What I found most encouraging -- and I am also hearing this anecdotally -- is that lenders are willing to increase their exposure on single-asset deals, to wit: "Fifty-six percent of respondents said they will lend $50 million or more for the purchase of a single property. Last year, most respondents were only willing to lend up to $25 million for one property."  You are going to need that kind of risk taking to make the market work.  You can sum this up in one word: greed. And I mean that in a Gordon Gekko sense, by the way. If lenders see opportunity at the right interest rates and the right LTVs, then of course they will start doing the deals -- lower risk, lower exposure, reasonable chance of a good ROI.

Of course, the cynic in me says, "Obviously investors and lenders are going to increase real estate exposure." How could you go any lower?  (Suddenly I can't help but think of Chubby Checker singing the Limbo Rock.) But at this point the fact that more people want to get back into the game is fine with me.  I'm ready to start doing some deals again.

Tuesday, February 2, 2010

TIC investing -- ouch!!

We've seen this coming. Years ago I sat in my boss's office, and we were wondering about the intelligence of highly levered tenant in common (known in the biz as TIC) deals.  Why? Because we were hearing tales of investors having absolutely NO business in these kinds of transactions, such as people putting the profits from their family farm into a shopping center with a 80% LTV loan in the CMBS market. My boss said, "If the market corrects while these people are still in the deal they are going to be literally wiped out."

Now, I'm not saying that is what happened here in this WSJ story, but.... Certainly it is illustrative of what is happening to small TIC investors in real estate deals, in this case a single tenant building where the tenant has blown out but is still paying rent.'

Cherry Road's collapse is an ominous sign for thousands of other commercial real-estate deals in which mom-and-pop investors pooled their money to get a tiny piece of the action. As unemployment and fallout from the credit crunch fuel rising vacancies and declining rents, a growing number of small investors are getting wiped out.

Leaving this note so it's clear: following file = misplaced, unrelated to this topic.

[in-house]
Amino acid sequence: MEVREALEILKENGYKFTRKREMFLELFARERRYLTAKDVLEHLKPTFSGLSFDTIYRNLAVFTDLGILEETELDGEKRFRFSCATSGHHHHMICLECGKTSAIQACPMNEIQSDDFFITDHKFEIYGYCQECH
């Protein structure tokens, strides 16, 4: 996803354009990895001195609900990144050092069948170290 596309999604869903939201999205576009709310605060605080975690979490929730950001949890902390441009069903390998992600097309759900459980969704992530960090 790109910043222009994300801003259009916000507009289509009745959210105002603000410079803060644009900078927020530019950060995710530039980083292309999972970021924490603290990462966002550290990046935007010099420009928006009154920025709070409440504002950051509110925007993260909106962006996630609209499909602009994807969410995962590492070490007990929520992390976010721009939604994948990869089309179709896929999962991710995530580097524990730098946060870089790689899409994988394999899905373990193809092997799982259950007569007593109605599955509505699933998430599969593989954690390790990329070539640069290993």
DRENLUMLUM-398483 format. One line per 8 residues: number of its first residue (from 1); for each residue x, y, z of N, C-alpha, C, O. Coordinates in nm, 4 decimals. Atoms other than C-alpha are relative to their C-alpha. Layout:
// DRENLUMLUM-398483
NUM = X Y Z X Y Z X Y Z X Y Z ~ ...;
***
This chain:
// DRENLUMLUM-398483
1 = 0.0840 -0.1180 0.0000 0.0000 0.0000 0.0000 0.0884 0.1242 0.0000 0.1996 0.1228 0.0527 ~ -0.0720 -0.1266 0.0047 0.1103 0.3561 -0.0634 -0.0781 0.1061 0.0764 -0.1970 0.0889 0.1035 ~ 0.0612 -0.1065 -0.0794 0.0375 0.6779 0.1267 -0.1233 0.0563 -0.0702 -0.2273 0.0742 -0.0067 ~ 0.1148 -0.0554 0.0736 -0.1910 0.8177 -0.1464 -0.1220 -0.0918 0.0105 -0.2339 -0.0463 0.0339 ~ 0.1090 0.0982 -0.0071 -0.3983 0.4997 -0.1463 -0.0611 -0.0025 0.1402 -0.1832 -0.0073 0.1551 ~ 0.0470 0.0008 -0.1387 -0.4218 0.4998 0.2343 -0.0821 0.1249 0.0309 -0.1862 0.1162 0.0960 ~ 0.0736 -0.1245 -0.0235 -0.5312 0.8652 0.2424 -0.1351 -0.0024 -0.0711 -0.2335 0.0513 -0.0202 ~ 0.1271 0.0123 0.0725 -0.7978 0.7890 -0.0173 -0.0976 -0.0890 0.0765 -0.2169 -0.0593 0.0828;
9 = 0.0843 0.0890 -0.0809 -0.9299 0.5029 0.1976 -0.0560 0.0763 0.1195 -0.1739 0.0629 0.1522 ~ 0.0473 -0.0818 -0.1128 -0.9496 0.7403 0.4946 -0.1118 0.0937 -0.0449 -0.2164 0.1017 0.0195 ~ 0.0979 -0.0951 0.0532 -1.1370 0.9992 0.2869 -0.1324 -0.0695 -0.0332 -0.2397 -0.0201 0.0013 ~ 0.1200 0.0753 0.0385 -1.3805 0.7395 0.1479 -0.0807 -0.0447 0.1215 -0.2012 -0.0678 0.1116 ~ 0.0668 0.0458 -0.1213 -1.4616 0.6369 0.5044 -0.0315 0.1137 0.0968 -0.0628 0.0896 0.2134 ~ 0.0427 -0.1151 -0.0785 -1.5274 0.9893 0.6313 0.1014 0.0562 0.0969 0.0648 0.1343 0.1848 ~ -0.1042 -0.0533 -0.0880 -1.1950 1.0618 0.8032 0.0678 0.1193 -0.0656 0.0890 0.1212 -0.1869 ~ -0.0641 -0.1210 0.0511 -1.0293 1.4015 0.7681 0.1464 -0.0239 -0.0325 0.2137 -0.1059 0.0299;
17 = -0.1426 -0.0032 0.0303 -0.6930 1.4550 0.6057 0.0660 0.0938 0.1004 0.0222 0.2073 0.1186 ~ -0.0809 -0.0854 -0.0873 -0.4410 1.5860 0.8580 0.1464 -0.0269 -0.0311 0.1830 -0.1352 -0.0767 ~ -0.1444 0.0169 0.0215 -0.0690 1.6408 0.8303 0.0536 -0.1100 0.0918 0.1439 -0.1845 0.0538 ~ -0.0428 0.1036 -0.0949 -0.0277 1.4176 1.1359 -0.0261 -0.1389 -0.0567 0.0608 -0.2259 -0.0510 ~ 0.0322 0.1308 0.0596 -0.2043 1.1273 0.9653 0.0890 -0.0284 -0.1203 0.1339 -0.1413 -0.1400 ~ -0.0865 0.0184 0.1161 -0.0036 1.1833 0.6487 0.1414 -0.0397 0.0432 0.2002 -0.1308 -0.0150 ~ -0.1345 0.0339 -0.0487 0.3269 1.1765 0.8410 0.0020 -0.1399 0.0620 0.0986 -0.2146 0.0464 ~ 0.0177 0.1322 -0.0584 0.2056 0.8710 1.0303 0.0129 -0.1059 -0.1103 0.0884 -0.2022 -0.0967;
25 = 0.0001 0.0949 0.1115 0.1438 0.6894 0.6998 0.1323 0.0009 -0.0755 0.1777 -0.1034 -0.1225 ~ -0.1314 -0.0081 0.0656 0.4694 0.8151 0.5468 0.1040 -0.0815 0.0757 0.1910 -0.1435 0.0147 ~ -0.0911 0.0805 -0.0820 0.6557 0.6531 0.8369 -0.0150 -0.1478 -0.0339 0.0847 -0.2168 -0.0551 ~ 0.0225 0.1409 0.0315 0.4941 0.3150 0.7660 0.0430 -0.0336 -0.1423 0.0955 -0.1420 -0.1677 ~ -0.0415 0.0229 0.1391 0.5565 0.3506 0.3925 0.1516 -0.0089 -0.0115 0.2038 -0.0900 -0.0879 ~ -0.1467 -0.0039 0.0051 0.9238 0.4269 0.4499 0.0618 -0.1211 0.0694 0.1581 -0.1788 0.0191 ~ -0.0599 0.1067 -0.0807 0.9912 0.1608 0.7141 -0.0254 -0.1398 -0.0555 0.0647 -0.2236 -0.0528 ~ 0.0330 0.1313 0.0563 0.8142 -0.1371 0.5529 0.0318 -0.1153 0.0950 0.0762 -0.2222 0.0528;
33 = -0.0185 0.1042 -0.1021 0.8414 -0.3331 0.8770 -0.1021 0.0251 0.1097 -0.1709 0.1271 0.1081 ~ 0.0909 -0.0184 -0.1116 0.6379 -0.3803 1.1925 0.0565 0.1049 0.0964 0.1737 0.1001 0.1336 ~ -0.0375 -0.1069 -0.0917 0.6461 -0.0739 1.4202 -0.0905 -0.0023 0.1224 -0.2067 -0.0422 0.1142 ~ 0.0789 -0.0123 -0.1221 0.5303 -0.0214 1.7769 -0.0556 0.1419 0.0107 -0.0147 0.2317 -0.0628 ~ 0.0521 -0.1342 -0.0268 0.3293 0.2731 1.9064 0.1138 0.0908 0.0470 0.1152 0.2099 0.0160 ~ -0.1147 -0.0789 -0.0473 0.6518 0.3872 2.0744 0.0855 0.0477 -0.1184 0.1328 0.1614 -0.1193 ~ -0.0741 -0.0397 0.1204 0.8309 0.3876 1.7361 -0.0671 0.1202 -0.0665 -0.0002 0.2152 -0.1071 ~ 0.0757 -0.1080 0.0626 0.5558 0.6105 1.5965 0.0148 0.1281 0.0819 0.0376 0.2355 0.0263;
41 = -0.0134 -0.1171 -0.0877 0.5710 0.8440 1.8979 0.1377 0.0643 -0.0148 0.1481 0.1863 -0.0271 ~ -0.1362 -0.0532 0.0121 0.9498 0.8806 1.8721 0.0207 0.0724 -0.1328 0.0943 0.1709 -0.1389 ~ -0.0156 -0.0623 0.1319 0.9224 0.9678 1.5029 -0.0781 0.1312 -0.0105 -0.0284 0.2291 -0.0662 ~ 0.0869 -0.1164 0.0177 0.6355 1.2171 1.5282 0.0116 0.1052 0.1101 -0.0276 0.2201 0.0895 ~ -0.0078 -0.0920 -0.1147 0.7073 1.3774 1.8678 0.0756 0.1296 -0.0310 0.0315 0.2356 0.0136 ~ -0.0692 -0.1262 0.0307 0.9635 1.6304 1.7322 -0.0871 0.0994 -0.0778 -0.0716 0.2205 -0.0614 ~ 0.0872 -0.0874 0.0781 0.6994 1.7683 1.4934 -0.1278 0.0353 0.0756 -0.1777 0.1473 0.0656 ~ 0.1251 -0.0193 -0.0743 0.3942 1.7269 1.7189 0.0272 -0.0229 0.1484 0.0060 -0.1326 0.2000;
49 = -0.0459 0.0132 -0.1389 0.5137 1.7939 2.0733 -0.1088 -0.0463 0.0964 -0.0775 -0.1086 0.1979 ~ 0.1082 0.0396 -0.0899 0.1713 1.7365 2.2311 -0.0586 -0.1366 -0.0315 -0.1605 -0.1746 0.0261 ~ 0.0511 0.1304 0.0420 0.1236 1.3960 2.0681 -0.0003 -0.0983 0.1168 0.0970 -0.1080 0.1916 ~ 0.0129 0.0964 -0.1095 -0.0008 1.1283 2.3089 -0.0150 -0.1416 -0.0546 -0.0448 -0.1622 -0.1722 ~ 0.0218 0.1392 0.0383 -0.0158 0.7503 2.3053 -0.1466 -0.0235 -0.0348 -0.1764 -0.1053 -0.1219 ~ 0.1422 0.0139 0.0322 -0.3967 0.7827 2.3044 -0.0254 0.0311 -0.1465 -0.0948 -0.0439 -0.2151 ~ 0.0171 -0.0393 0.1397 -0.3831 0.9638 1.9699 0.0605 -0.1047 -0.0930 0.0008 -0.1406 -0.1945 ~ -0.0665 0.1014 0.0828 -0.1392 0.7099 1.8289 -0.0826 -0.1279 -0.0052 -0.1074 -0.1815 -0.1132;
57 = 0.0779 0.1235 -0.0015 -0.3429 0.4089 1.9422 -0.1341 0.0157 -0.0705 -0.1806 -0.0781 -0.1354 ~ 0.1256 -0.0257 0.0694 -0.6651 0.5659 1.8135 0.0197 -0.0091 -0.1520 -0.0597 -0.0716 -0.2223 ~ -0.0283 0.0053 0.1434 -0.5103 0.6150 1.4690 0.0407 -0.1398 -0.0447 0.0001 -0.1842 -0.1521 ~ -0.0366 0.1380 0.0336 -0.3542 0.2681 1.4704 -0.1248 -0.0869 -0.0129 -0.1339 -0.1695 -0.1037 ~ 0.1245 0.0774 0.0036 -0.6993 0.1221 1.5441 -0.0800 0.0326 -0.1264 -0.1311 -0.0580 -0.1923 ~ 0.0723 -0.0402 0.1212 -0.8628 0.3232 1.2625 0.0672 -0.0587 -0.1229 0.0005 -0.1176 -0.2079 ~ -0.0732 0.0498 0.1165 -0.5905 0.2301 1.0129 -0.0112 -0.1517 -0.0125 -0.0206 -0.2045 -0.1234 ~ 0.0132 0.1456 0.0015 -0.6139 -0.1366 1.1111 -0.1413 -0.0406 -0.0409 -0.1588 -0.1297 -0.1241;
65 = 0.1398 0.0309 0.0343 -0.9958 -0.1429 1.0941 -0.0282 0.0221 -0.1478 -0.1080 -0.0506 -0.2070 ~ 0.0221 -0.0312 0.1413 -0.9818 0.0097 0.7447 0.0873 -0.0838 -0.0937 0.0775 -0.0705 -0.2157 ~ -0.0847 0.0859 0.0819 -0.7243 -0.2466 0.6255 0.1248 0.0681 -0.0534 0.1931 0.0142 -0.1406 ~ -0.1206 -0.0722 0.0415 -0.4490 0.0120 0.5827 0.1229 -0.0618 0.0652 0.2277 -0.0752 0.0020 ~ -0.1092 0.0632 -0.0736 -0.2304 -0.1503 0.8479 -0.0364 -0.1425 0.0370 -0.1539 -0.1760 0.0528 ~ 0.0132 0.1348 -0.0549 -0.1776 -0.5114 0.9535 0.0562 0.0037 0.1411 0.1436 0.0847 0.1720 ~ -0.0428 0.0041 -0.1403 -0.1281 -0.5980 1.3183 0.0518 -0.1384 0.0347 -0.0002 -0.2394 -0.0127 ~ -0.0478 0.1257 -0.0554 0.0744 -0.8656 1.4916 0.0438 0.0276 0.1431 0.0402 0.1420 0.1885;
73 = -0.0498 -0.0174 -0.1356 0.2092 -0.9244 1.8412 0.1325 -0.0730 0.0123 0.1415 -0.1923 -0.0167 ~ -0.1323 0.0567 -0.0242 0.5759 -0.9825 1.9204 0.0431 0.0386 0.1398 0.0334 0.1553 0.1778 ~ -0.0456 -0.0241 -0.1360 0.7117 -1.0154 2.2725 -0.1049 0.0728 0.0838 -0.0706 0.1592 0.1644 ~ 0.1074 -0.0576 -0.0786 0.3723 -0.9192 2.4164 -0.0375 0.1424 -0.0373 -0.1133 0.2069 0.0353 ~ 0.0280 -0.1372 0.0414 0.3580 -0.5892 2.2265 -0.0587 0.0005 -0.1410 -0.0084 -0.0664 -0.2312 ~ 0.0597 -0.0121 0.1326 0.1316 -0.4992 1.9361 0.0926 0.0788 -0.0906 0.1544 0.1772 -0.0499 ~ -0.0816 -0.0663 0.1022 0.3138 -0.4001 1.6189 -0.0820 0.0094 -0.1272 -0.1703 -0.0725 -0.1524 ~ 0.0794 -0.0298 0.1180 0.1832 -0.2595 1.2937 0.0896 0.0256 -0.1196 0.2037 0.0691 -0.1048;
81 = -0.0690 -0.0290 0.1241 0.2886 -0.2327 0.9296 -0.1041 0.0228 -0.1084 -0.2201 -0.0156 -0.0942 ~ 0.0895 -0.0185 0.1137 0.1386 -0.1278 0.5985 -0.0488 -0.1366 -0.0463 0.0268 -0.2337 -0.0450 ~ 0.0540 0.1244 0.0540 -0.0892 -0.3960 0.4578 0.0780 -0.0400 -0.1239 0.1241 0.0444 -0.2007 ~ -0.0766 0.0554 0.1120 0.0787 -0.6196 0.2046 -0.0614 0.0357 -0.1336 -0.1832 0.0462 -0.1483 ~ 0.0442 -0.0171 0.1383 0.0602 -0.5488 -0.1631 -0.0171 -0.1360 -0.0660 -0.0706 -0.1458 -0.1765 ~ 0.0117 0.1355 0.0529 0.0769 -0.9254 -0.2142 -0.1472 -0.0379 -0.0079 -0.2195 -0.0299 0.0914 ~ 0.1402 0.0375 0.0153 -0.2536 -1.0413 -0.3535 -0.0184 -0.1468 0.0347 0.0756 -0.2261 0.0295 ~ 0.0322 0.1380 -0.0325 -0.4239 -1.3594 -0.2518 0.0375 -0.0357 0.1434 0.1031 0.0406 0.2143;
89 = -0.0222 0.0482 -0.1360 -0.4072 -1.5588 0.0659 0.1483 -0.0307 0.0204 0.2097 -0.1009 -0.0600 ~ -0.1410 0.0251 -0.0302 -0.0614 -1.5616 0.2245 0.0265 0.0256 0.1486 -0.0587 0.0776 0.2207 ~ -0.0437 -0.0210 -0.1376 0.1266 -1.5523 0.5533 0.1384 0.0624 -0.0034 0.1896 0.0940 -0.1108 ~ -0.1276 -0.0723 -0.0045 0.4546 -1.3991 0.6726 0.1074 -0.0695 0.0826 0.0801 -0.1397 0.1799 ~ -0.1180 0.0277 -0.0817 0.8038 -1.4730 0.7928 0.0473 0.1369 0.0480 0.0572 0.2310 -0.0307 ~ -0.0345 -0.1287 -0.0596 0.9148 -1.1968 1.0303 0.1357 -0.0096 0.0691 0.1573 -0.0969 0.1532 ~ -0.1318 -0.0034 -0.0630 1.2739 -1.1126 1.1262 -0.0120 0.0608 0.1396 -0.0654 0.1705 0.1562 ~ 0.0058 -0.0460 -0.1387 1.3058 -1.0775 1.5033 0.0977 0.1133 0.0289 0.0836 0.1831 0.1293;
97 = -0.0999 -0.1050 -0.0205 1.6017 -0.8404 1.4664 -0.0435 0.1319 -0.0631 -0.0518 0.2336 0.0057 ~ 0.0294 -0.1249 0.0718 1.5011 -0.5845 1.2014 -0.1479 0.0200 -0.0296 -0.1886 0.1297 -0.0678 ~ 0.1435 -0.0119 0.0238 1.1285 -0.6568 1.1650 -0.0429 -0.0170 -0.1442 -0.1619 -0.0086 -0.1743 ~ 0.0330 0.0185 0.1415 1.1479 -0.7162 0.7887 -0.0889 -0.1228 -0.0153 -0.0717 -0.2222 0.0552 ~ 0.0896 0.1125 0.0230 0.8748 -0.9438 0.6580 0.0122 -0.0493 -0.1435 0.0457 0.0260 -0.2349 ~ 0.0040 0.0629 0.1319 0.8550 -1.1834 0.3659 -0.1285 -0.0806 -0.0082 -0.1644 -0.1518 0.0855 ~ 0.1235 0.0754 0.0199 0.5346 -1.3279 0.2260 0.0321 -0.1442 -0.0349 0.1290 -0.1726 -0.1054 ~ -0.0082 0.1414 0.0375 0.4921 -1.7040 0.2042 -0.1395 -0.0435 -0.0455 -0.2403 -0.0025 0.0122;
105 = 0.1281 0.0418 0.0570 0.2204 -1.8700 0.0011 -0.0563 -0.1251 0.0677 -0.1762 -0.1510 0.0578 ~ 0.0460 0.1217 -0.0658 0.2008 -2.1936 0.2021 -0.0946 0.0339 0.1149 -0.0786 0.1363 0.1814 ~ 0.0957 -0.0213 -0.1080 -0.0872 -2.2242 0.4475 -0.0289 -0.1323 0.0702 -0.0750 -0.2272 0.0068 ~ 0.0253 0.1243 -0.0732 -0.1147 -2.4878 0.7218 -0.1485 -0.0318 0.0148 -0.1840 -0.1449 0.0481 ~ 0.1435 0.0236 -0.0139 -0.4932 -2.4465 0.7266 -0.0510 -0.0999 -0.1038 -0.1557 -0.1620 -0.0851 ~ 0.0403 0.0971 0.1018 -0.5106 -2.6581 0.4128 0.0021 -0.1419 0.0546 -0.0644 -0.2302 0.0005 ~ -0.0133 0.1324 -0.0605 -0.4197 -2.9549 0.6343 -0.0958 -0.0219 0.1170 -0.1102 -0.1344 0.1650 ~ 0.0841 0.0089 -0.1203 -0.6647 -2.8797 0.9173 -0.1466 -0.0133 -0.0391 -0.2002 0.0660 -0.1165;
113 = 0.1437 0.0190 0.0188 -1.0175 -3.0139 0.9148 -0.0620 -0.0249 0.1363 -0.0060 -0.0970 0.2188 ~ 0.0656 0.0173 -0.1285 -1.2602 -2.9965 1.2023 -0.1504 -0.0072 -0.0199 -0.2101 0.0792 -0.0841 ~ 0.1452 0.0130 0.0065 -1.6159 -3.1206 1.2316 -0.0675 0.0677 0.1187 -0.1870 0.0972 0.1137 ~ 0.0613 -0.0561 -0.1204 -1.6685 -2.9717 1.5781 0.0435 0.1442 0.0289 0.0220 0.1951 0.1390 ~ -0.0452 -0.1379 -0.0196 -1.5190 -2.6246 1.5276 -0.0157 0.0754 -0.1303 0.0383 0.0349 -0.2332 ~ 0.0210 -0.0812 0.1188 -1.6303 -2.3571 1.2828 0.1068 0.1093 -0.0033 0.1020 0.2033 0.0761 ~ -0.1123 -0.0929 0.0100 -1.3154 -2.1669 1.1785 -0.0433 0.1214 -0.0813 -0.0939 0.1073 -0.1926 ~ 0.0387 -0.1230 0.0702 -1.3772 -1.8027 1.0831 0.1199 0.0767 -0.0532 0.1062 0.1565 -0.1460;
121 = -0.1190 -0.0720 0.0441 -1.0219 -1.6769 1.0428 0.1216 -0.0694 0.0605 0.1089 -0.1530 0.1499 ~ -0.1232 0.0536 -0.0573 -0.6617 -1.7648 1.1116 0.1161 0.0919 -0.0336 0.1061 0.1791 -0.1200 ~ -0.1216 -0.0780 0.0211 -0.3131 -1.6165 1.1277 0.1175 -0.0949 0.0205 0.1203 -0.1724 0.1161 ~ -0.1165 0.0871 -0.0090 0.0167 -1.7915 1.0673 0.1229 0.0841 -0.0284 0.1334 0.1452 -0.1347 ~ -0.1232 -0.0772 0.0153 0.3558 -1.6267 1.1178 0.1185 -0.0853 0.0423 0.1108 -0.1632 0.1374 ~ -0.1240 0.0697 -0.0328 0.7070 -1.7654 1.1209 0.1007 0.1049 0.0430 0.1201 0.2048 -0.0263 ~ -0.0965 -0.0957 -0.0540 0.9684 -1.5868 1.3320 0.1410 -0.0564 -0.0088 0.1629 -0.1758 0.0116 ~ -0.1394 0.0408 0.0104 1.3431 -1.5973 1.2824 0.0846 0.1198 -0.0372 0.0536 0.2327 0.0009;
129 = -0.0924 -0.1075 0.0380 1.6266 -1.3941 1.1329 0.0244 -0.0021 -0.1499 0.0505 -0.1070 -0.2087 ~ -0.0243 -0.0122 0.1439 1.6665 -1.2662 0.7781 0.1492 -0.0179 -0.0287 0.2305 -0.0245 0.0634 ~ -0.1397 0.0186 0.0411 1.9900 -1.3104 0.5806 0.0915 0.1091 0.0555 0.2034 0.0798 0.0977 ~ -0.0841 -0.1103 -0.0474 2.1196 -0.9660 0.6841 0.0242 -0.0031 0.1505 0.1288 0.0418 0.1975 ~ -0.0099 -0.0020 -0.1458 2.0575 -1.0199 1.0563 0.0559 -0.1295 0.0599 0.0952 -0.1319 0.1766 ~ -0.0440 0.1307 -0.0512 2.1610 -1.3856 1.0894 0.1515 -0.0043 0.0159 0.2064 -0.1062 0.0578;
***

"We ended up all losing collectively $7 million of lifetime savings," says Lynn Rogoff, a New York artist who put $213,000 into the Cherry Road deal. Individual losses range from about $100,000 to $700,000, according to Cherry Road investors.
Ugly.  And this was a 70% LTV deal originally. I will bet a nickel there are many other deals out there like this. I hope and pray not too many small investors are being wiped out by this market. And I encourage them to seek legal counsel.

Tuesday Tidbits - Groundhog Day edition

With a dusting of snow on the ground where I live, there are no shadows to be seen, supposedly meaning an early spring. Guess I should start working on my golf swing!

A quick followup on Stuyvesant Town and Peter Cooper Village: some excellent thoughts from Michael Mandel and Llenrock Blog.

If you are in a traditional movie rental business; i.e. a storefront on dirt, you might well be hosed.

A lot of New York news today....

Cushman & Wakefield has hired Glenn Rufrano as its president and CEO; he is also a GGP board member.

Goldman is pulling out of the Hudson Yards development in New York. (reg. req'd.)  Related is staying in.

Sam Zell is buying Harry Macklowe's last three Manhattan apartment buildings. The Grave Dancer is unafraid.

Speaking of GGP, it wants an extension on its exclusive right to submit a restructuring plan. Thoughts?

Finally, if you want a scary chart, look at new home sales in Chicagoland. The word being used is, yes, obliterated.

Have a great day! I hope my Illinois readers have or will get out to vote.